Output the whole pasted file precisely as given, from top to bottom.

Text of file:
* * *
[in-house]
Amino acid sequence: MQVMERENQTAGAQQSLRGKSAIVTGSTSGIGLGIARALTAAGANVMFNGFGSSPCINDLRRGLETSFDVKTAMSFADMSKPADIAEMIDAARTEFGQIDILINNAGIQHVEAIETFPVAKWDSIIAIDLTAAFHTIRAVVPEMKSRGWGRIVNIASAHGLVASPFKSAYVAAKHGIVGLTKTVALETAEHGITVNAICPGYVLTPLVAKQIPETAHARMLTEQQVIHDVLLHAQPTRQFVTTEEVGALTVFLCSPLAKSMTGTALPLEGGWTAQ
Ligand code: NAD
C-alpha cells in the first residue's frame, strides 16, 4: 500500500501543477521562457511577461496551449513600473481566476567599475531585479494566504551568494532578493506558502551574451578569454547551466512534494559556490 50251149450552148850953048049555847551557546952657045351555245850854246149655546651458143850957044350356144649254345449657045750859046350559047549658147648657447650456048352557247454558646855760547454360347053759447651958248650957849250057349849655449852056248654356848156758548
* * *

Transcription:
[in-house]
Amino acid sequence: MQVMERENQTAGAQQSLRGKSAIVTGSTSGIGLGIARALTAAGANVMFNGFGSSPCINDLRRGLETSFDVKTAMSFADMSKPADIAEMIDAARTEFGQIDILINNAGIQHVEAIETFPVAKWDSIIAIDLTAAFHTIRAVVPEMKSRGWGRIVNIASAHGLVASPFKSAYVAAKHGIVGLTKTVALETAEHGITVNAICPGYVLTPLVAKQIPETAHARMLTEQQVIHDVLLHAQPTRQFVTTEEVGALTVFLCSPLAKSMTGTALPLEGGWTAQ
Ligand code: NAD
C-alpha cells in the first residue's frame, strides 16, 4: 500500500501543477521562457511577461496551449513600473481566476567599475531585479494566504551568494532578493506558502551574451578569454547551466512534494559556490 50251149450552148850953048049555847551557546952657045351555245850854246149655546651458143850957044350356144649254345449657045750859046350559047549658147648657447650456048352557247454558646855760547454360347053759447651958248650957849250057349849655449852056248654356848156758548